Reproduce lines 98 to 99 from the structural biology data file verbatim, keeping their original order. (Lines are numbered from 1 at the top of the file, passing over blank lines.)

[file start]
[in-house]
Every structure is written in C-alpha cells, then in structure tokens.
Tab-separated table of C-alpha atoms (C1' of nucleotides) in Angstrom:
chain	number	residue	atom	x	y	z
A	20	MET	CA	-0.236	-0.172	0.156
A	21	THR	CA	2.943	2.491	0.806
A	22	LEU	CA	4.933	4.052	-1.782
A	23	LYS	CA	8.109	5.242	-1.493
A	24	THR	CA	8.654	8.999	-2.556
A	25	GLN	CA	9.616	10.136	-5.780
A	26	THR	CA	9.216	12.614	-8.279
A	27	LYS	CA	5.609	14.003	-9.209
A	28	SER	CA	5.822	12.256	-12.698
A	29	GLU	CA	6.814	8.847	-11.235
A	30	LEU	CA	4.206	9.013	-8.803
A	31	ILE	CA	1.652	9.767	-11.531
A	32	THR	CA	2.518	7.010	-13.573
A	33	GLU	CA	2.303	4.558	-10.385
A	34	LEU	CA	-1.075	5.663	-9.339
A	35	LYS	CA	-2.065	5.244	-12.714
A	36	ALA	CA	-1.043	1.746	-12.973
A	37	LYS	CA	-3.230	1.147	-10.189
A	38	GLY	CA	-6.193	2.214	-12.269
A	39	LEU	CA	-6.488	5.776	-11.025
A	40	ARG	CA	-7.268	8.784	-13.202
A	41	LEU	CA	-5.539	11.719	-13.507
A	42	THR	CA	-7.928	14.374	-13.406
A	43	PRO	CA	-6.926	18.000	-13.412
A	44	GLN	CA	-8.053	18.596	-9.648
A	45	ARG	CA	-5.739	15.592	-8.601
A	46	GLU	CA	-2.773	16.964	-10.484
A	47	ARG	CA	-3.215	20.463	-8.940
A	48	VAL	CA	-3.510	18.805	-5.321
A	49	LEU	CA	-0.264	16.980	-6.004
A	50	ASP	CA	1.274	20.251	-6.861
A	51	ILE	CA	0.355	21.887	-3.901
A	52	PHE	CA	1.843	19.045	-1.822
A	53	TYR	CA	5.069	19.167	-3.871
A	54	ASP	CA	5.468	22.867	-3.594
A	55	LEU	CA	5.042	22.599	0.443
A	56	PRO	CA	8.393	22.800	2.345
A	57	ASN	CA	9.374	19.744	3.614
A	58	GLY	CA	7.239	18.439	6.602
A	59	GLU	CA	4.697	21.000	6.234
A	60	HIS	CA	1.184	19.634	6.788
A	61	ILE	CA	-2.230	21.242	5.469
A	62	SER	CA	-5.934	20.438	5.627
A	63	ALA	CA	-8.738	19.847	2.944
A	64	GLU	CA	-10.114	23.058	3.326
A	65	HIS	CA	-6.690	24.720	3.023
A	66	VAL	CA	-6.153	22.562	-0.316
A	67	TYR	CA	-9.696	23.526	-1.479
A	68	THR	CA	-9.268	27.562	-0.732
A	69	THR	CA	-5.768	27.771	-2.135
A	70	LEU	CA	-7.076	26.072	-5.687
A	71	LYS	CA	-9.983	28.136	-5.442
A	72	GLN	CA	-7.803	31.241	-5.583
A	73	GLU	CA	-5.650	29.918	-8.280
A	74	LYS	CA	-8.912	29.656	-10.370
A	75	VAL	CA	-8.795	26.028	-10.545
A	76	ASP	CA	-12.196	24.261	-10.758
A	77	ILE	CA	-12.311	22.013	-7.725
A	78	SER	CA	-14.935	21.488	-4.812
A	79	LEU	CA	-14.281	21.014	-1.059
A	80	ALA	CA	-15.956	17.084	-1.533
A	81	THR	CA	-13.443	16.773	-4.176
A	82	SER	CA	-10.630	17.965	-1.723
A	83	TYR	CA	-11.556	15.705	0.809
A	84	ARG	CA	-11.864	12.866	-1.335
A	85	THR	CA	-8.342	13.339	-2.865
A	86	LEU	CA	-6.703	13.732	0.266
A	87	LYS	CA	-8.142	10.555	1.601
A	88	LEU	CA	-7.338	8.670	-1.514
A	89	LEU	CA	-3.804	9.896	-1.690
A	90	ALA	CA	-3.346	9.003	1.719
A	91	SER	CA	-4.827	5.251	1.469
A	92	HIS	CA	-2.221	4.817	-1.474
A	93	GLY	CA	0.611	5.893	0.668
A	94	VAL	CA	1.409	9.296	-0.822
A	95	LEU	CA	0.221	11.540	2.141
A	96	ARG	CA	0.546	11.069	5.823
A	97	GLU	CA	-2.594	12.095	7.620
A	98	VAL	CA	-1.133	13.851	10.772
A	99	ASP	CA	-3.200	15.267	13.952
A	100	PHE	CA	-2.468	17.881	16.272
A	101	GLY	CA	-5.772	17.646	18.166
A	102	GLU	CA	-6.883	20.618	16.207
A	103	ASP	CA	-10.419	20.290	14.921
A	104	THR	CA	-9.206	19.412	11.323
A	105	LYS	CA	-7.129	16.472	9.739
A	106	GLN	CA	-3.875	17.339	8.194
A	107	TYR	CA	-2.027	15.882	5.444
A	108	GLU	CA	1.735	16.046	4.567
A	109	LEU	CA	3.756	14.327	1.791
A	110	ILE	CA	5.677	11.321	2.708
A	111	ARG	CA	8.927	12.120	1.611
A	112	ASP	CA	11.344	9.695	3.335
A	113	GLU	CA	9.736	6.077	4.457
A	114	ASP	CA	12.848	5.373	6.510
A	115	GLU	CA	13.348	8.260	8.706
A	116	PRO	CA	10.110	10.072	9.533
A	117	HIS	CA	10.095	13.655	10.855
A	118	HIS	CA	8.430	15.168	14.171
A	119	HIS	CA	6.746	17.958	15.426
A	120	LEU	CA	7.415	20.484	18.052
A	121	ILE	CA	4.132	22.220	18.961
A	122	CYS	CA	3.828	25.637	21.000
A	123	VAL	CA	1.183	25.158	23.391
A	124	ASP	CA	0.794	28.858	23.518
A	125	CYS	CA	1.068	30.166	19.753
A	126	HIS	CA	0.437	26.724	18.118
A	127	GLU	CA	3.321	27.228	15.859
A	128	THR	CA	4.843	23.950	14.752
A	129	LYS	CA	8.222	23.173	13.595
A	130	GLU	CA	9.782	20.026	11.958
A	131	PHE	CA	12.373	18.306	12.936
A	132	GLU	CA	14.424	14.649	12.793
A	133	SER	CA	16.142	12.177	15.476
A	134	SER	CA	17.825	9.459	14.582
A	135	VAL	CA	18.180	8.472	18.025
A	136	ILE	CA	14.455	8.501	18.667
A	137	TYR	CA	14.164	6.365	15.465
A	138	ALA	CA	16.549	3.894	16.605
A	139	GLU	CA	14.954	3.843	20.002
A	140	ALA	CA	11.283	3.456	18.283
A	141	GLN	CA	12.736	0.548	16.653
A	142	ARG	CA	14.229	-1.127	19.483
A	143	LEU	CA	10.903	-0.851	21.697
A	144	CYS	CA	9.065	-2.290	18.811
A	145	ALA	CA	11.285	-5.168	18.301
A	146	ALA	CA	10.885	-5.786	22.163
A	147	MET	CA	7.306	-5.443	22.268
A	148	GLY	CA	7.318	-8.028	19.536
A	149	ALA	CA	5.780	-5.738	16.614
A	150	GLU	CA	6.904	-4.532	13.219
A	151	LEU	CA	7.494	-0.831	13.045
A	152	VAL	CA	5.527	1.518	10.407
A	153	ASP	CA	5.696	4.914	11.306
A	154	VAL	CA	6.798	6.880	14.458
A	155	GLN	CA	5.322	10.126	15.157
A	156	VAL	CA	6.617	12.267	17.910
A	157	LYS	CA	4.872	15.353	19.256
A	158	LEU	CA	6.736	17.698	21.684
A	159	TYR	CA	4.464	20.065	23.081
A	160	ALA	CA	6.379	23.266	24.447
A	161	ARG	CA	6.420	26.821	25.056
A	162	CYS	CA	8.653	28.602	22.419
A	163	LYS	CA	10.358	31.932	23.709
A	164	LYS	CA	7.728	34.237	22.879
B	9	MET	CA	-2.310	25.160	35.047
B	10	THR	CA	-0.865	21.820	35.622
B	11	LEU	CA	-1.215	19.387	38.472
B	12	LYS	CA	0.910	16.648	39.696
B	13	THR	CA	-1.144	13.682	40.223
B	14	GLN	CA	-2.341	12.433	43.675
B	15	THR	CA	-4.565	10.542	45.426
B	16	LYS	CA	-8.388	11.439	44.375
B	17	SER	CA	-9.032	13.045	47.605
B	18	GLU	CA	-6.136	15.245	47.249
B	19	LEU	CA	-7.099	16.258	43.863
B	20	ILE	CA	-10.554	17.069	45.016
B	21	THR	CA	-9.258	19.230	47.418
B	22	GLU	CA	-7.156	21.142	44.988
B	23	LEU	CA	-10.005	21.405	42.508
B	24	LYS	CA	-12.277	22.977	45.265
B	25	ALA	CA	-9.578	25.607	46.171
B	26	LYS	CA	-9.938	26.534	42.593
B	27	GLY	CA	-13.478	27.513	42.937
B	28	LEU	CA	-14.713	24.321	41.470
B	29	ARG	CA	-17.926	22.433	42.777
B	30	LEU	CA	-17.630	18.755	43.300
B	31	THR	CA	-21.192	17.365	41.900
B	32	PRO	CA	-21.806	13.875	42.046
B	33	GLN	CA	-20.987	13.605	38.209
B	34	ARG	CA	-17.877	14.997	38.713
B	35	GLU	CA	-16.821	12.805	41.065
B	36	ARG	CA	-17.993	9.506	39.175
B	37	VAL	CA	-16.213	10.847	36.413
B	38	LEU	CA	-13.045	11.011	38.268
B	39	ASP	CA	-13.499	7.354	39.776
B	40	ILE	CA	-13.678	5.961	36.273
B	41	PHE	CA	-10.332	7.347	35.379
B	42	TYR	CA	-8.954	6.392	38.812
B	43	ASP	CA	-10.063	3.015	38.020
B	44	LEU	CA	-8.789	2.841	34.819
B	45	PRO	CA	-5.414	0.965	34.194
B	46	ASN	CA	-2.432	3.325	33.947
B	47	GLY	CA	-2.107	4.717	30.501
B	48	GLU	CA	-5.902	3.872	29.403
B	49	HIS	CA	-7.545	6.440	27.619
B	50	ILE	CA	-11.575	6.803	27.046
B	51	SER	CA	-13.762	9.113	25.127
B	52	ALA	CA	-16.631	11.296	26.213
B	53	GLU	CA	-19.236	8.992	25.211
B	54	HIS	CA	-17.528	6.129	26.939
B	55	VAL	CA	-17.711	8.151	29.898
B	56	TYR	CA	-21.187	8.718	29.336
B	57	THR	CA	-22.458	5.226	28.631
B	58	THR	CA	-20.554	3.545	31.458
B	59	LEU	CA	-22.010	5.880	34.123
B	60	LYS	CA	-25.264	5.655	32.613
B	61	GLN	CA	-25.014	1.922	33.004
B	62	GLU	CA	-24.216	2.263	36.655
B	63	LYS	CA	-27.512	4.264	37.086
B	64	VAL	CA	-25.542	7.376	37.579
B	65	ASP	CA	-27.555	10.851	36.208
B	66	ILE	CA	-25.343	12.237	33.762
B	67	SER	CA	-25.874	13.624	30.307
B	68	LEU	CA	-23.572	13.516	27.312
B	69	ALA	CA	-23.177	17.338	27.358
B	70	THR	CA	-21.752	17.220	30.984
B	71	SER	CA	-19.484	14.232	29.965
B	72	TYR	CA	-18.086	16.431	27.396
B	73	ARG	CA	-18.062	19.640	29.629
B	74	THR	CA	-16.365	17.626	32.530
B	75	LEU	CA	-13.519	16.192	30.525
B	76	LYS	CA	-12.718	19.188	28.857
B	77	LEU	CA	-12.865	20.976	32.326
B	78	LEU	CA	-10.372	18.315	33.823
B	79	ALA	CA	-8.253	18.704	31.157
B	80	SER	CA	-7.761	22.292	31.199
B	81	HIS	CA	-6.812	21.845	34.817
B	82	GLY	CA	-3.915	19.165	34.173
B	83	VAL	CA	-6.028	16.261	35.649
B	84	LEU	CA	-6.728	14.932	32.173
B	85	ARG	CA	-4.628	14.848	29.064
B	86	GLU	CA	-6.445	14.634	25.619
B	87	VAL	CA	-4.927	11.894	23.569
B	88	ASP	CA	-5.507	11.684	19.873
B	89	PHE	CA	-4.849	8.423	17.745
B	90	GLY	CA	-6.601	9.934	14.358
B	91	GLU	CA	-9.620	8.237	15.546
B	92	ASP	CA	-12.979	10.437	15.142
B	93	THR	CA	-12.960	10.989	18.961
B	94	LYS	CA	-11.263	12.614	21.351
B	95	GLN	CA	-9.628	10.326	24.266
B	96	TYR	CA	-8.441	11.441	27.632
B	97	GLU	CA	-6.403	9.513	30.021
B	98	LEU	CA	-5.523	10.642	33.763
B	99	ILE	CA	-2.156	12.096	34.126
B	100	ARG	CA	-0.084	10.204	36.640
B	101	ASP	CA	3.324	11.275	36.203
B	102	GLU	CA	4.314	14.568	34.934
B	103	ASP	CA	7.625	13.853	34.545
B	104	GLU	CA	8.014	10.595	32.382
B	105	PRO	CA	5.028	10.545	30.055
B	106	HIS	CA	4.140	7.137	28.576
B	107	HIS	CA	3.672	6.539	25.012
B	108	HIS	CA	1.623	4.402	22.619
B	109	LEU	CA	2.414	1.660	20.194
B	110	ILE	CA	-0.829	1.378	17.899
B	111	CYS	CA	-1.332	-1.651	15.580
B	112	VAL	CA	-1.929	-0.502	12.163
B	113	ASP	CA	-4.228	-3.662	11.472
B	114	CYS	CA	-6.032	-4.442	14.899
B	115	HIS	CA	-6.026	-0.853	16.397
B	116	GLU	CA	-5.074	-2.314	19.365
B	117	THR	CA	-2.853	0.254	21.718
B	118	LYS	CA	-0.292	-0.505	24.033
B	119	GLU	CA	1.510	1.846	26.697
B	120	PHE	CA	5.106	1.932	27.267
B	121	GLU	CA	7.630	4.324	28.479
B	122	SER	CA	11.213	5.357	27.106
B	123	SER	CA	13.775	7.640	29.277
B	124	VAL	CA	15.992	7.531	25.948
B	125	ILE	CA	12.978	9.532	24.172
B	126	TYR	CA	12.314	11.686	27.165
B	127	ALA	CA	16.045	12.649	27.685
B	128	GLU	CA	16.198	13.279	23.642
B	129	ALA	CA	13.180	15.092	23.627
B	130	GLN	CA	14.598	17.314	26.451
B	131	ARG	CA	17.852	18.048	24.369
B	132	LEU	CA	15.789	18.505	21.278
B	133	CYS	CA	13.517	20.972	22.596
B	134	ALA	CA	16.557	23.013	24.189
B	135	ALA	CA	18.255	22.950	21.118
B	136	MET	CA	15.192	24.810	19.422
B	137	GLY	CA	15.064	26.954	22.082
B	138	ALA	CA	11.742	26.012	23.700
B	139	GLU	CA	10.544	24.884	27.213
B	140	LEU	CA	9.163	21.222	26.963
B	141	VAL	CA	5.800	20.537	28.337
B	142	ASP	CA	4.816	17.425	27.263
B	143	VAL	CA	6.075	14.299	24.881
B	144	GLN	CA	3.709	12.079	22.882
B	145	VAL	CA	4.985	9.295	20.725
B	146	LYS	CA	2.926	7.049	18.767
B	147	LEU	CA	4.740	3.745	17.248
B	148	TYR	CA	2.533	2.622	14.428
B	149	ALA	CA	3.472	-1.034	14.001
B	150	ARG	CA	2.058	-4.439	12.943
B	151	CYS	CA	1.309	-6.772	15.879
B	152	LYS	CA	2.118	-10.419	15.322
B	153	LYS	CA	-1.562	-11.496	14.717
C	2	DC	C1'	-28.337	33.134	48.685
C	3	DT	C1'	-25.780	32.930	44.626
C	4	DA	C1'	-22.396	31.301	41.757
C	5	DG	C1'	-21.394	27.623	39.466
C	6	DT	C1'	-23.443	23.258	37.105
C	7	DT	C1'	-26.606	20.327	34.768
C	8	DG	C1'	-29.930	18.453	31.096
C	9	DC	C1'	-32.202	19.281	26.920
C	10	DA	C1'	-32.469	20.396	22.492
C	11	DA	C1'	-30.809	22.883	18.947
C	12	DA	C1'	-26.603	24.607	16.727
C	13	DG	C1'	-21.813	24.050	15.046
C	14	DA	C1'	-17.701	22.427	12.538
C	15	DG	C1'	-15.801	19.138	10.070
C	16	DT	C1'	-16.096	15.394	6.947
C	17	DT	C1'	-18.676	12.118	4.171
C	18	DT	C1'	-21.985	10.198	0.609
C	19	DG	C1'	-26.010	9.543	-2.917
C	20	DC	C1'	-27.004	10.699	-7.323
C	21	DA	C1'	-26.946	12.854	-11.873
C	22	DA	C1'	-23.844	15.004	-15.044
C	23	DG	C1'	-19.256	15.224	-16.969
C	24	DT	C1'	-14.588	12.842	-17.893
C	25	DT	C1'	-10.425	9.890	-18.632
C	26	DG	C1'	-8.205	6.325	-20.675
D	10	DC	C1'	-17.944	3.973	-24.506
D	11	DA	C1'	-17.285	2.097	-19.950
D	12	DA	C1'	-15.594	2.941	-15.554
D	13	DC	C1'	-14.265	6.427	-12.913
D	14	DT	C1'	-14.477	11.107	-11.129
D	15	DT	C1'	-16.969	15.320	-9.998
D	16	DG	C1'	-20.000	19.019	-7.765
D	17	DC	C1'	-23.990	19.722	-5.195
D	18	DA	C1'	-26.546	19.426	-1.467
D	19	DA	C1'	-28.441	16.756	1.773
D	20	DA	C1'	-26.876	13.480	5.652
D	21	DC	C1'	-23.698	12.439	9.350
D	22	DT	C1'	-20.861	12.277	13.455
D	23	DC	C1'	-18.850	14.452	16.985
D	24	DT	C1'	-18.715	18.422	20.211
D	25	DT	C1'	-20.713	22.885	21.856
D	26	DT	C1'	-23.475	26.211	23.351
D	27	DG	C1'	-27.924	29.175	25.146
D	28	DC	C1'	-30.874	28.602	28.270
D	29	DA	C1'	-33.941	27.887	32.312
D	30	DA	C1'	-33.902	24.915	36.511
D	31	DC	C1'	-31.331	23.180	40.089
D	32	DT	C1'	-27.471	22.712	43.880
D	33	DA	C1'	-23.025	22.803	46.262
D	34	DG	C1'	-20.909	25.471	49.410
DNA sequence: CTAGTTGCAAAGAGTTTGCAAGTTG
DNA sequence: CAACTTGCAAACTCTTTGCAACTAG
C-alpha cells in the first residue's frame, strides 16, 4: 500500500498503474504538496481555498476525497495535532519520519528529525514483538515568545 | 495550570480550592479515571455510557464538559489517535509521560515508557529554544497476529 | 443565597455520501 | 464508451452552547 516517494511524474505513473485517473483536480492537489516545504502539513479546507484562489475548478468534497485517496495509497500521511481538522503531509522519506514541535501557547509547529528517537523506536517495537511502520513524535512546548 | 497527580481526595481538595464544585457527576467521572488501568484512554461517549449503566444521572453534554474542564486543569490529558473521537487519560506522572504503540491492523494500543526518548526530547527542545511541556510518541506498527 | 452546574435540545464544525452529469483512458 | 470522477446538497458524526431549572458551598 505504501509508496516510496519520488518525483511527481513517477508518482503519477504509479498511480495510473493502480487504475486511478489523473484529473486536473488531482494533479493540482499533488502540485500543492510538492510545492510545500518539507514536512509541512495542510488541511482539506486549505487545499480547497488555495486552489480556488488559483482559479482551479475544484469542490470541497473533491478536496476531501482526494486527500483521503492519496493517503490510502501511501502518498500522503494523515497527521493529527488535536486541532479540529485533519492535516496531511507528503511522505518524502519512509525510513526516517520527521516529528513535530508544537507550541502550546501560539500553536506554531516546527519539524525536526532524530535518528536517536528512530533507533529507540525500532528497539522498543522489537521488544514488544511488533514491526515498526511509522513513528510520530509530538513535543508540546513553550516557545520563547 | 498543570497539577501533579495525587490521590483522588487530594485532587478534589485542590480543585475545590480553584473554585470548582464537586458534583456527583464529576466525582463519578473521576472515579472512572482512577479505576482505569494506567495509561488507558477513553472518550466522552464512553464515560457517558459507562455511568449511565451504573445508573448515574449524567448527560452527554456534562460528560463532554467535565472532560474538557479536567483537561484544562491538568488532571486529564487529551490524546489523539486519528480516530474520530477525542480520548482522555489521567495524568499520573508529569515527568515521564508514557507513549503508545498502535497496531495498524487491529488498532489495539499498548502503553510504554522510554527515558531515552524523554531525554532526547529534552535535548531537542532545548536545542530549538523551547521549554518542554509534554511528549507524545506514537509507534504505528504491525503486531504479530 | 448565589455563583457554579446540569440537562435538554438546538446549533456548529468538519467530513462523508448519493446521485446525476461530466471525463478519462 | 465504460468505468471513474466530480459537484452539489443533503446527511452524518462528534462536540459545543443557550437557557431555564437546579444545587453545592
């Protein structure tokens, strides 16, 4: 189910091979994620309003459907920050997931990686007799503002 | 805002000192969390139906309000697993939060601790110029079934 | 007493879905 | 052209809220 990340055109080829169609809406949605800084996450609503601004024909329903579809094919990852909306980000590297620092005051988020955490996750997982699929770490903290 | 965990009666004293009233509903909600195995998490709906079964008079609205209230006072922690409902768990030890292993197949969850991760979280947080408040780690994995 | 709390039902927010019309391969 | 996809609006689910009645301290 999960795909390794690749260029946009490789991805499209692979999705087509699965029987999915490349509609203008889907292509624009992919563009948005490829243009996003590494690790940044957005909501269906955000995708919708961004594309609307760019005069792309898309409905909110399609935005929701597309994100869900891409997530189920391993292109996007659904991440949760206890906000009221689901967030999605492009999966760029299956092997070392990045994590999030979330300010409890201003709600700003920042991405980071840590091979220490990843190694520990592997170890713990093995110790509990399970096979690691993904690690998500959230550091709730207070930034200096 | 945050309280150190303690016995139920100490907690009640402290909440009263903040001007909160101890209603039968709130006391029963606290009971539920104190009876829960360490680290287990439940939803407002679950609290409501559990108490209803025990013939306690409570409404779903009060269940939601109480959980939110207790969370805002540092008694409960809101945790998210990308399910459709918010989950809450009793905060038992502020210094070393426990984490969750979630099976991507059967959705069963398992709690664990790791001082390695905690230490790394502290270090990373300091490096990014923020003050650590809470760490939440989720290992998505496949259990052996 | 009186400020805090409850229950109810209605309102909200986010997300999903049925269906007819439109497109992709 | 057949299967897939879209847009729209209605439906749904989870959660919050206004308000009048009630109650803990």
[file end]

A	113	GLU	CA	9.736	6.077	4.457
A	114	ASP	CA	12.848	5.373	6.510